Caffeine consumption may warrant a diagnosis
Believe it or not the American Psychiatric Association has now added caffeine intoxication, use, and withdrawal to its Diagnostic and Statistical Manual of Mental Disorders (DSM-5).
With 80 percent of U.S. adults consuming caffeine every day, according to the Food and Drug Administration, experts believe caffeine overload may be considered a mental disorder when it affects a person’s ability to function in normal life.
The DSM-5 defines caffeine intoxication as someone who exhibits five of the 12 following symptoms: anxiety, rosy face, apprehension, inability to sleep, muscle spasms, abnormal heartbeat and incoherent flow of thought and speech. According to the report, these symptoms can occur when caffeine levels are above 250 mg.
Caffeine use disorder happens when a person suffers disabling effects and is unable to discontinue caffeine consumption. A withdrawal diagnosis is when a person goes without caffeine for 12 hours and experiences three out of five of the following symptoms including: headache, tiredness, depression, irritability, difficulty focusing and flulike symptoms such as queasiness or pain in your muscles.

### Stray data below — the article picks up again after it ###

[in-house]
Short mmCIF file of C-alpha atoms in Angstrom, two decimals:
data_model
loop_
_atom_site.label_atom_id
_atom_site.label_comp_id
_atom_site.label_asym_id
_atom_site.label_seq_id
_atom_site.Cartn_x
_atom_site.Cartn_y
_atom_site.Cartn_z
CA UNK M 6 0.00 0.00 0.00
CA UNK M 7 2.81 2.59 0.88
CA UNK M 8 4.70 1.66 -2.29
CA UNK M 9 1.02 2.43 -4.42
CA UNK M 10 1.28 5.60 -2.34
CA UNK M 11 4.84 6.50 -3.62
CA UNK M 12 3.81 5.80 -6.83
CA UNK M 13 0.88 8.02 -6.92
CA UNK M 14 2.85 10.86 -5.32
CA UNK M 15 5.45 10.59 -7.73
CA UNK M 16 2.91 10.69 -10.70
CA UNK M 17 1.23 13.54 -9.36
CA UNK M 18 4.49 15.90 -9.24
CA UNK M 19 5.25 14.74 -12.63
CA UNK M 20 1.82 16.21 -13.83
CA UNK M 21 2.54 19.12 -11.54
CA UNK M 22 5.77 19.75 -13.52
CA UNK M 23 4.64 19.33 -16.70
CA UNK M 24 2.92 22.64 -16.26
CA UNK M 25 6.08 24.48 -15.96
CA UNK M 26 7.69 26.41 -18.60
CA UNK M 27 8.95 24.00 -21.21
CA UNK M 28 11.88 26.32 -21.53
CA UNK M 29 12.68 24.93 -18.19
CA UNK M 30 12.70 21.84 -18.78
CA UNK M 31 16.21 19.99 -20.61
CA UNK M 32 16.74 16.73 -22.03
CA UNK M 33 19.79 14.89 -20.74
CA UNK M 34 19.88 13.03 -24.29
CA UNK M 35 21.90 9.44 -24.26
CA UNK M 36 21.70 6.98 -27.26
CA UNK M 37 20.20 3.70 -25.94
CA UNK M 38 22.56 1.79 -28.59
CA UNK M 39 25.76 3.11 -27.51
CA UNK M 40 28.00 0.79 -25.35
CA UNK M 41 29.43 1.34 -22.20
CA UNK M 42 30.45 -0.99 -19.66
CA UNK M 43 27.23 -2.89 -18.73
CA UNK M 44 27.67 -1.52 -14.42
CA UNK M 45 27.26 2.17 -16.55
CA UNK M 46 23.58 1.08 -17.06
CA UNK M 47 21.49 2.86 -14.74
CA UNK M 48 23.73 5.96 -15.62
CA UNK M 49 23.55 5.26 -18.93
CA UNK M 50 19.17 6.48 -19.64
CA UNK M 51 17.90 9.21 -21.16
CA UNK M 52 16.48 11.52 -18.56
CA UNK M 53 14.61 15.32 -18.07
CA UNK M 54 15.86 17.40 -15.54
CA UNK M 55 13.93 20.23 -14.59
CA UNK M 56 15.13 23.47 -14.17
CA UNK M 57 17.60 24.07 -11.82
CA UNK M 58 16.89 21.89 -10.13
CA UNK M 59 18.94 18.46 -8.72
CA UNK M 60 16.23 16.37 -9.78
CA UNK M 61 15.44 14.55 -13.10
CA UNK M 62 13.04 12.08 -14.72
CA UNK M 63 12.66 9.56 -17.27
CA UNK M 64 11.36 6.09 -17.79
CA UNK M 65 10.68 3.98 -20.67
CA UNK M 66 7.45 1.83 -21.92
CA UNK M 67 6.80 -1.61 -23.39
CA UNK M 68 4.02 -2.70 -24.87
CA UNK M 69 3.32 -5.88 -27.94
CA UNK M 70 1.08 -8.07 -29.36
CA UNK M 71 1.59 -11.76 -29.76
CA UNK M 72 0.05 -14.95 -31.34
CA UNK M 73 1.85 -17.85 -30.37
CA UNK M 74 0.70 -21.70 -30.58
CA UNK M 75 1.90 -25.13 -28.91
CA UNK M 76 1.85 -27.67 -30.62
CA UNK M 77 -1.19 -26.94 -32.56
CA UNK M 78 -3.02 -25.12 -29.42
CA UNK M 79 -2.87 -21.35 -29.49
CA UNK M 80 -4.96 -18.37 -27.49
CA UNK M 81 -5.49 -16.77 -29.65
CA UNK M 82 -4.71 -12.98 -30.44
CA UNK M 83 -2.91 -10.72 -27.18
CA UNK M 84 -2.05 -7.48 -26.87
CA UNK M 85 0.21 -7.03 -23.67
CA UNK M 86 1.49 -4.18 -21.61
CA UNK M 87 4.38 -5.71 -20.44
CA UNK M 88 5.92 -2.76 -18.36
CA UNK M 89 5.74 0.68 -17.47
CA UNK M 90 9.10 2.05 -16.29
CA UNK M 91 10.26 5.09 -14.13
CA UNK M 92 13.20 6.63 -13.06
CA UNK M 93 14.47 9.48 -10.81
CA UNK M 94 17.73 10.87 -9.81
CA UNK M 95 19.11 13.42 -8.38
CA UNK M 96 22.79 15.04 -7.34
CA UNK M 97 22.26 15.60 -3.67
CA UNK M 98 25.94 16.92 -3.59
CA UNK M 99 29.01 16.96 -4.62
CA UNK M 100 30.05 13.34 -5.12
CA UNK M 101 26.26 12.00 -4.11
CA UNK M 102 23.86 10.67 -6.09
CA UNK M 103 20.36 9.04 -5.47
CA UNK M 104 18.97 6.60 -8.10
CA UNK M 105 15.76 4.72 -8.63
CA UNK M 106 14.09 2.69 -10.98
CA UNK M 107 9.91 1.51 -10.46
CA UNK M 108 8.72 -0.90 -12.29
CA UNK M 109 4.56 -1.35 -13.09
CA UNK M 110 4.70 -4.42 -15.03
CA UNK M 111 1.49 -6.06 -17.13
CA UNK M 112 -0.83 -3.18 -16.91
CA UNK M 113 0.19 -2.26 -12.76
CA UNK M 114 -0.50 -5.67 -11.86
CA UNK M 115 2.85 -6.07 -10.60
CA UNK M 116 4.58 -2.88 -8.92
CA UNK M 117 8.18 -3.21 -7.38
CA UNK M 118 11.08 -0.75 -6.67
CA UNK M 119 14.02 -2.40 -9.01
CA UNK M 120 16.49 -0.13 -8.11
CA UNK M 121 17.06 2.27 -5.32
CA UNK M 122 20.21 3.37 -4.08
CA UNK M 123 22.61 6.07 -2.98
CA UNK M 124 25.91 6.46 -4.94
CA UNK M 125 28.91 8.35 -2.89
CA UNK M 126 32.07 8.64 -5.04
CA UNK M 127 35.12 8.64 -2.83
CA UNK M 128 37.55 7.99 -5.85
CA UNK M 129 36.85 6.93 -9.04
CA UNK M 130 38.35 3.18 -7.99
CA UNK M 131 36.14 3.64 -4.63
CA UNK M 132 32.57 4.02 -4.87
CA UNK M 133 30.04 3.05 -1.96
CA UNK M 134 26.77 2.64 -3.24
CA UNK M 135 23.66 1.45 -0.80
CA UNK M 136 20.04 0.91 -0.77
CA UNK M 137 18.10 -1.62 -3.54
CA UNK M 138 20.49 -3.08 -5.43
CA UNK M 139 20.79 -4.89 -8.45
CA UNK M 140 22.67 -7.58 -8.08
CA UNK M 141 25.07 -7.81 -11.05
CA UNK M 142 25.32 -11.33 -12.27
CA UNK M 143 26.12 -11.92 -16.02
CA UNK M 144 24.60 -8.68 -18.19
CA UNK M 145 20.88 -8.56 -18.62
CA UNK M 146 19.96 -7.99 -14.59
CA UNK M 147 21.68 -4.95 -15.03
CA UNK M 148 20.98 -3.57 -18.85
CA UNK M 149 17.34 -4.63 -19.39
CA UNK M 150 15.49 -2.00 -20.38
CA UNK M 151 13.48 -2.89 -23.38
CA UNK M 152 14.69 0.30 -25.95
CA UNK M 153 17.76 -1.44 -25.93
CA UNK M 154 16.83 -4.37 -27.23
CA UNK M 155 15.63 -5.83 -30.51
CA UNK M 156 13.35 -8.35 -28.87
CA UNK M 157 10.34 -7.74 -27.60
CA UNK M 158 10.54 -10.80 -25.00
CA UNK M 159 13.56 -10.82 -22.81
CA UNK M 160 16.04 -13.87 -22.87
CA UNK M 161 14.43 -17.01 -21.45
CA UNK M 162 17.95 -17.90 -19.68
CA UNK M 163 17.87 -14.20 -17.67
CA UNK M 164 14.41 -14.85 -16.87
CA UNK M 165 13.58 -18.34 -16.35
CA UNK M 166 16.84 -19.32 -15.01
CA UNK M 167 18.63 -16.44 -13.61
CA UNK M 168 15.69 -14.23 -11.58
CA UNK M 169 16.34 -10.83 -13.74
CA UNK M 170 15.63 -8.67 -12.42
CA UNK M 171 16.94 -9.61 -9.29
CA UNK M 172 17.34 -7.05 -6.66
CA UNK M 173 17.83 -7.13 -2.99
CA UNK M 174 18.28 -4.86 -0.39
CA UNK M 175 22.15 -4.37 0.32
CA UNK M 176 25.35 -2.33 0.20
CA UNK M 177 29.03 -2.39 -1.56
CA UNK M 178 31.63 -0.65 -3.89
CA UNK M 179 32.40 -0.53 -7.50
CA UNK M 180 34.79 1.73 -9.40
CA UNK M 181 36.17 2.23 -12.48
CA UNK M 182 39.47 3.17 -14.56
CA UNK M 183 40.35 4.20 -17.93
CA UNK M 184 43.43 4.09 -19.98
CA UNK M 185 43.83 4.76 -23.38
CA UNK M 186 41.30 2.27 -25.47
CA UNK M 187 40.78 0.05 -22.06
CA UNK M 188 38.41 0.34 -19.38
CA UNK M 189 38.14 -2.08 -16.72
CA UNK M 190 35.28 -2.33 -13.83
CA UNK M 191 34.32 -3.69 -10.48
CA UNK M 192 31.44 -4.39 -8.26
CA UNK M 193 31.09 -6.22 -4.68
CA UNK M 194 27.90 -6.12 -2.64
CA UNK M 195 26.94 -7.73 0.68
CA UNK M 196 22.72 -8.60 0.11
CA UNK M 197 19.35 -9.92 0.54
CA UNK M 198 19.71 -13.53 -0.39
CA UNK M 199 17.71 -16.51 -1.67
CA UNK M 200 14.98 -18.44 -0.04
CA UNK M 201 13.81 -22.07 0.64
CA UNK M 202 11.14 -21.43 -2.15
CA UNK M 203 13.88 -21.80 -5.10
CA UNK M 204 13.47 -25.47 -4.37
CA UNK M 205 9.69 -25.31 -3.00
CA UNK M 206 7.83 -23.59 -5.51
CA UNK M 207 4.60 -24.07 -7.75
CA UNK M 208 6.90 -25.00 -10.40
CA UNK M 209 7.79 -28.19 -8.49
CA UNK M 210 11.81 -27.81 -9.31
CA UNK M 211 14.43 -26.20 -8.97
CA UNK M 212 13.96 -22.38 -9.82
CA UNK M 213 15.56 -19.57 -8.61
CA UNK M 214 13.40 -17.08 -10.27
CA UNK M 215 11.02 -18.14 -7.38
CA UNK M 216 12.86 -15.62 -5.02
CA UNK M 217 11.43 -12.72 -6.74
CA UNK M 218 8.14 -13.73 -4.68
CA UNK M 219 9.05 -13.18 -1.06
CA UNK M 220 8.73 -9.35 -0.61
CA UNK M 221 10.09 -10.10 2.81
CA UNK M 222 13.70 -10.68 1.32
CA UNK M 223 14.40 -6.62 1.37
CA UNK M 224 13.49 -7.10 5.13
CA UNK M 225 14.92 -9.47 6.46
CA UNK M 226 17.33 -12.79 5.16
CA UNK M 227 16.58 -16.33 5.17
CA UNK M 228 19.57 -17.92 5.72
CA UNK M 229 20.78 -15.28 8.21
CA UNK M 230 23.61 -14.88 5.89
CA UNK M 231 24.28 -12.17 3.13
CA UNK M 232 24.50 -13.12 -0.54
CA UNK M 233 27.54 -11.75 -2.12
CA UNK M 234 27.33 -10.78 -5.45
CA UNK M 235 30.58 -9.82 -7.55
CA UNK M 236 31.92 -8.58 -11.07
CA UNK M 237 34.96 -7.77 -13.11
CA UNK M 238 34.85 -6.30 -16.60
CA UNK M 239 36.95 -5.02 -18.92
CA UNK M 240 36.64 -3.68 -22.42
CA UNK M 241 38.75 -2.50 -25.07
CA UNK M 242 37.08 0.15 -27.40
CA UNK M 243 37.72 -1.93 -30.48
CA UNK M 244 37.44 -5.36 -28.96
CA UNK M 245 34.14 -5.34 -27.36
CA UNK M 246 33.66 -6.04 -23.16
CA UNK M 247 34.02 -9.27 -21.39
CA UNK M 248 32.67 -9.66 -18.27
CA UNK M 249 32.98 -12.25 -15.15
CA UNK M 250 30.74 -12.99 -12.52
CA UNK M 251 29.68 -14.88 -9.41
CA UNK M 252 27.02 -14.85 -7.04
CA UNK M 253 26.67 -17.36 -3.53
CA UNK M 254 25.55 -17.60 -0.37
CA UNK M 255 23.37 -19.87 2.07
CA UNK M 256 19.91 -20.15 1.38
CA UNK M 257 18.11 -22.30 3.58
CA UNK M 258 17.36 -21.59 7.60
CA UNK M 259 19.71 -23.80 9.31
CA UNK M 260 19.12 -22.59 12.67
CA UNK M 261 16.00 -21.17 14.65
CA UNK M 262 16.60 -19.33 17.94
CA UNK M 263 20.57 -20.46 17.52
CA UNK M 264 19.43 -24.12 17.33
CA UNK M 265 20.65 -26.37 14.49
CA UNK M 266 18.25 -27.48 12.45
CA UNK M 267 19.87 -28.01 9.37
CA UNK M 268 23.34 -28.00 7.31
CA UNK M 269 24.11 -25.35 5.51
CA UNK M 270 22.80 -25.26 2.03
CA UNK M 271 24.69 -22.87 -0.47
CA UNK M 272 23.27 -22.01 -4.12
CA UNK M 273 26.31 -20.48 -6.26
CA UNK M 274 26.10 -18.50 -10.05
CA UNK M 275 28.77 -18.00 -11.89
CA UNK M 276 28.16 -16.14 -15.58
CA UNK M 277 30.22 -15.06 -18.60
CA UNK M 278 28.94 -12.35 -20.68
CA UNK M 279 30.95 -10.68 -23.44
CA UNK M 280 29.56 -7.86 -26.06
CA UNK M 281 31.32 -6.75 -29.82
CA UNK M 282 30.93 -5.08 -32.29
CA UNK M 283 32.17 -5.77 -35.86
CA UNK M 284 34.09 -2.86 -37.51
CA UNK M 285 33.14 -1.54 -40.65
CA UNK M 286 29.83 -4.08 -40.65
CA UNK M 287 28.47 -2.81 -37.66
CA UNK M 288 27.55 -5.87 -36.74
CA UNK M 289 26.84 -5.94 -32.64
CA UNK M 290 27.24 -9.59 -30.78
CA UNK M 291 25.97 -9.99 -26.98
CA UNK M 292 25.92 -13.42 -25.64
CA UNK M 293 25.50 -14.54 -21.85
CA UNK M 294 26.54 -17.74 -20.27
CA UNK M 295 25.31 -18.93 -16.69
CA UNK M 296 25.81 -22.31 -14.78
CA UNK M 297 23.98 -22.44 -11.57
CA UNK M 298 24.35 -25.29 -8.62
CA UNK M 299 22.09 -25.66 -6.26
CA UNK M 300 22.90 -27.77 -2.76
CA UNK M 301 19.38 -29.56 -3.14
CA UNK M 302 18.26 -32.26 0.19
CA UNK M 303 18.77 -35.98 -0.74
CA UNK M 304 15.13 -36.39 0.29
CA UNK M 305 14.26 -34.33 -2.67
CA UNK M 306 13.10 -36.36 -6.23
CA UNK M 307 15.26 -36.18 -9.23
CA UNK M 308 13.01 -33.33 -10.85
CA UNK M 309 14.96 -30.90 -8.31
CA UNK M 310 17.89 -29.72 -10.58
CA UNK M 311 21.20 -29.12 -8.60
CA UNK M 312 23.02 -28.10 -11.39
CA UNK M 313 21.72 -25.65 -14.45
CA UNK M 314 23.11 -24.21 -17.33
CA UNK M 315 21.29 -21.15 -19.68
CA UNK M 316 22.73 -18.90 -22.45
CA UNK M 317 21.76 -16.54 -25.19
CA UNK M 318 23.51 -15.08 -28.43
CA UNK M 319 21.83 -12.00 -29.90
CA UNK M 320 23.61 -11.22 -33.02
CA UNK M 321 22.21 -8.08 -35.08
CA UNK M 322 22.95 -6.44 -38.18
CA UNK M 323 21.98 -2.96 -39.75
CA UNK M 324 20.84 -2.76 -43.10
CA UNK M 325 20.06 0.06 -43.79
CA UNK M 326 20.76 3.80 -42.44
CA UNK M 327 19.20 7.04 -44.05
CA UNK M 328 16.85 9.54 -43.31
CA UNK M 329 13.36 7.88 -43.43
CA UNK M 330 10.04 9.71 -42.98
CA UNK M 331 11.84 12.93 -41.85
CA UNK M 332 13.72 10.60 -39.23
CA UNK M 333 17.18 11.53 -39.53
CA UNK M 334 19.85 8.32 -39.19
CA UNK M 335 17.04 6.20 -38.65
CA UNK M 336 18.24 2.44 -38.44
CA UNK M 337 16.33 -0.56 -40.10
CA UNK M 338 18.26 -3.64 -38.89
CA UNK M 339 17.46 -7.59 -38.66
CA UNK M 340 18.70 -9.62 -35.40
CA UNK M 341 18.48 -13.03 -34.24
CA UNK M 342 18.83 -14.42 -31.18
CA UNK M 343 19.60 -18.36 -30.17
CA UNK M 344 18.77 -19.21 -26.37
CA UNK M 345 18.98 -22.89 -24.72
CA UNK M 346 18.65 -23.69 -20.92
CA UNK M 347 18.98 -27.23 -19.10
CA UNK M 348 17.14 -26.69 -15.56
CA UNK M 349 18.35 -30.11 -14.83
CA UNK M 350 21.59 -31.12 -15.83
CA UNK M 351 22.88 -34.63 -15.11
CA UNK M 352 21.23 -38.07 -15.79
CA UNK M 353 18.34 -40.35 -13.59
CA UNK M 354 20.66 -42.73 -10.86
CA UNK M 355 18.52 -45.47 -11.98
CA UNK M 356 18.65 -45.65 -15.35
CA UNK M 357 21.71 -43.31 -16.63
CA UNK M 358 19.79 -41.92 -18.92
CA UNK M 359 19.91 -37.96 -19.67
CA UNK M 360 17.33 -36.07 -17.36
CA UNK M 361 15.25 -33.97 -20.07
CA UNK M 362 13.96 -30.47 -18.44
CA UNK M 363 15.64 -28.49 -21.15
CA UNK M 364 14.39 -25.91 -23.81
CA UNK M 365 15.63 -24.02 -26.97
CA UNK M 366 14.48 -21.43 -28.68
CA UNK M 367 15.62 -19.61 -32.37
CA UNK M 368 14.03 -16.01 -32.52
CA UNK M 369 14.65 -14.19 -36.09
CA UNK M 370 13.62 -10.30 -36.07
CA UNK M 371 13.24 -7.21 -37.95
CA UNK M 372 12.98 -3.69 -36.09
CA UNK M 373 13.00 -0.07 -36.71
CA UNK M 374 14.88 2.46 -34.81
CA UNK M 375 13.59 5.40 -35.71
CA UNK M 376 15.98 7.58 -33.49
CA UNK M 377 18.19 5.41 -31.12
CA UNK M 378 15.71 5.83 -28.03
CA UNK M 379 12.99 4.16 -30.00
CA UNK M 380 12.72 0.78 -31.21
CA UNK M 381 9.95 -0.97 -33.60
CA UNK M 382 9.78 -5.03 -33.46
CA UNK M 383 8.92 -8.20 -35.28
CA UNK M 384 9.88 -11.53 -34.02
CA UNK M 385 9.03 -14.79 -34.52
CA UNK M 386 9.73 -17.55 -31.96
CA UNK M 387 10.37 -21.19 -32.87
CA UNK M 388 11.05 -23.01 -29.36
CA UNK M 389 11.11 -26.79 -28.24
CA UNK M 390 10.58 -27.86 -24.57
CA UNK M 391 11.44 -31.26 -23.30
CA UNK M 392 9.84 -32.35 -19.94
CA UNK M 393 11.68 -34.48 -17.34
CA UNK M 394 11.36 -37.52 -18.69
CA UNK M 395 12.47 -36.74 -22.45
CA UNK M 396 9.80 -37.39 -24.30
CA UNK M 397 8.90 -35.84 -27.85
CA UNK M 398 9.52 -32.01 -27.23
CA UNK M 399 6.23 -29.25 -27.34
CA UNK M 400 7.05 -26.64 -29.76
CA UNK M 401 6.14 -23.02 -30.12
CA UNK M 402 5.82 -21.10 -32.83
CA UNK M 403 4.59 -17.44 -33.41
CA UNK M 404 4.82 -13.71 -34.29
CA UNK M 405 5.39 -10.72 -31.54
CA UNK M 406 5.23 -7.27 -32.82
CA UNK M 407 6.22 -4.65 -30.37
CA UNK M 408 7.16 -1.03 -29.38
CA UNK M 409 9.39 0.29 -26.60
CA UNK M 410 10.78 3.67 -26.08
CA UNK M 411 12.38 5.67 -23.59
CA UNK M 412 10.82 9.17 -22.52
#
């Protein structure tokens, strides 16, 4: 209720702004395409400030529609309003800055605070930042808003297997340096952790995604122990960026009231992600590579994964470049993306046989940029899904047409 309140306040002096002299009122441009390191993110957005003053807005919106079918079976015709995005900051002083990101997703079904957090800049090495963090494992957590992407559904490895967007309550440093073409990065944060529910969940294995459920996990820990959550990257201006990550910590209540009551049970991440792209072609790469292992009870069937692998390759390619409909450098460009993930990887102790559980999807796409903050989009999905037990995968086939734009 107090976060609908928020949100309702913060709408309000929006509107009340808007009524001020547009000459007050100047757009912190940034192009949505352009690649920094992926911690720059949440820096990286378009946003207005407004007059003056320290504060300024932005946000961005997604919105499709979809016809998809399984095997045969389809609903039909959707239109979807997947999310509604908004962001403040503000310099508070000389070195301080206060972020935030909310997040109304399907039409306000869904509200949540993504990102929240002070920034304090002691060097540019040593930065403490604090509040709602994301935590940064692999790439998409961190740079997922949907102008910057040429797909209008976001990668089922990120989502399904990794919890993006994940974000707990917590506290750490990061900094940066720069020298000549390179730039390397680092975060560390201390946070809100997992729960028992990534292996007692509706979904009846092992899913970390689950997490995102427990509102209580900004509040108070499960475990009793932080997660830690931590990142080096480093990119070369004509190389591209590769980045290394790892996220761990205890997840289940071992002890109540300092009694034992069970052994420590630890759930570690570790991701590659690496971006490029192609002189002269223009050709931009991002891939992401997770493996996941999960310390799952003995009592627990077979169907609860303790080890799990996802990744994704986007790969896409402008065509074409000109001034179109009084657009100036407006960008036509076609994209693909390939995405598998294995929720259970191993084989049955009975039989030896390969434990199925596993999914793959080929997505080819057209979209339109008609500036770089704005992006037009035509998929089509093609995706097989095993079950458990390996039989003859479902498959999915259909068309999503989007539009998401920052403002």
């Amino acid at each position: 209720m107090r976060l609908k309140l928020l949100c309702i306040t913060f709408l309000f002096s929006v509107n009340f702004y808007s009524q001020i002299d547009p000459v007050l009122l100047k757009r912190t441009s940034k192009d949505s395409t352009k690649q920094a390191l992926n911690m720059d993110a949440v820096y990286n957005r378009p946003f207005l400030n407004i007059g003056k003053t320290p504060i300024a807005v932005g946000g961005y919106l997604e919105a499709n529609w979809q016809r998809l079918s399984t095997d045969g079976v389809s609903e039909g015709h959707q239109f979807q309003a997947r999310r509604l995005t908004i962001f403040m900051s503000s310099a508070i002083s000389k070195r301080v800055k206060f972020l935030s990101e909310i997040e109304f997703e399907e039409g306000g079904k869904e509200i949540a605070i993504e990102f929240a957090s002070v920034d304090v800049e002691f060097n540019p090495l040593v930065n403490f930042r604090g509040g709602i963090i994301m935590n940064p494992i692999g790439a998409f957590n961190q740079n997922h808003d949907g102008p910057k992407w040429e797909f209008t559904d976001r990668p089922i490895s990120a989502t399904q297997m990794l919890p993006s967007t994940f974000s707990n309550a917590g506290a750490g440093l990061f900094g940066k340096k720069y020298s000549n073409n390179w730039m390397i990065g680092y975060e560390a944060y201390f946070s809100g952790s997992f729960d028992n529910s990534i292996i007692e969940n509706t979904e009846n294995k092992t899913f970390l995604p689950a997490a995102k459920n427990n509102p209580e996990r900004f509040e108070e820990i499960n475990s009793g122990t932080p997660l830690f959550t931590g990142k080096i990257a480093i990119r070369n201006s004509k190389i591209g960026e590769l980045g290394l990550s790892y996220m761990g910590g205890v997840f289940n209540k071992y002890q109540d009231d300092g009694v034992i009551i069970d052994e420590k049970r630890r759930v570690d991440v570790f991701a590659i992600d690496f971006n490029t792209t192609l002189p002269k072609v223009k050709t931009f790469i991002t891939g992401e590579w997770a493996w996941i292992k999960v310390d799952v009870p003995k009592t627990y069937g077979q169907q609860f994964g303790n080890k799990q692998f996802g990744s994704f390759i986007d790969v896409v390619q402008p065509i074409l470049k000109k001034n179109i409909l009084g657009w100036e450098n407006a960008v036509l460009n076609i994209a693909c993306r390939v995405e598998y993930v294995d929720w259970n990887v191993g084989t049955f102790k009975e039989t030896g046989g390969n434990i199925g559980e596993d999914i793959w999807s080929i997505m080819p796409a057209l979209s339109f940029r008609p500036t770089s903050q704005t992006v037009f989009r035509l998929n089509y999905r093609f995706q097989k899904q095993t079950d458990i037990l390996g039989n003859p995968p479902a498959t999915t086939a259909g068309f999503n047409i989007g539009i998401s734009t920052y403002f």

“It is a “clinically meaningful” diagnosis that could be useful to psychiatrists and other health care workers seeing someone experiencing such symptoms,” said Alan Budney, a member of the DSM-5 Substance-Related Disorders Work Group, in an online statement. “Symptoms must cause “clinically significant distress or impairment” that affects your functioning at work, home or in a social setting.”
Laura Juliano, a psychology professor at American University who advised the DSM-5 work group, said in a statement, “We hear many times people go to the doctor for chronic headaches or because they thought that they had the flu and it turns out it was caffeine withdrawal and they didn’t even know it.”
About the Author
Sarah Scroggins, health enews contributor, is the director of social media at Advocate Health Care and Aurora Health Care. She has a BA and MA in Communications. When not on social media, she loves reading a good book (or audiobook), watching the latest Netflix series and teaching a college night class.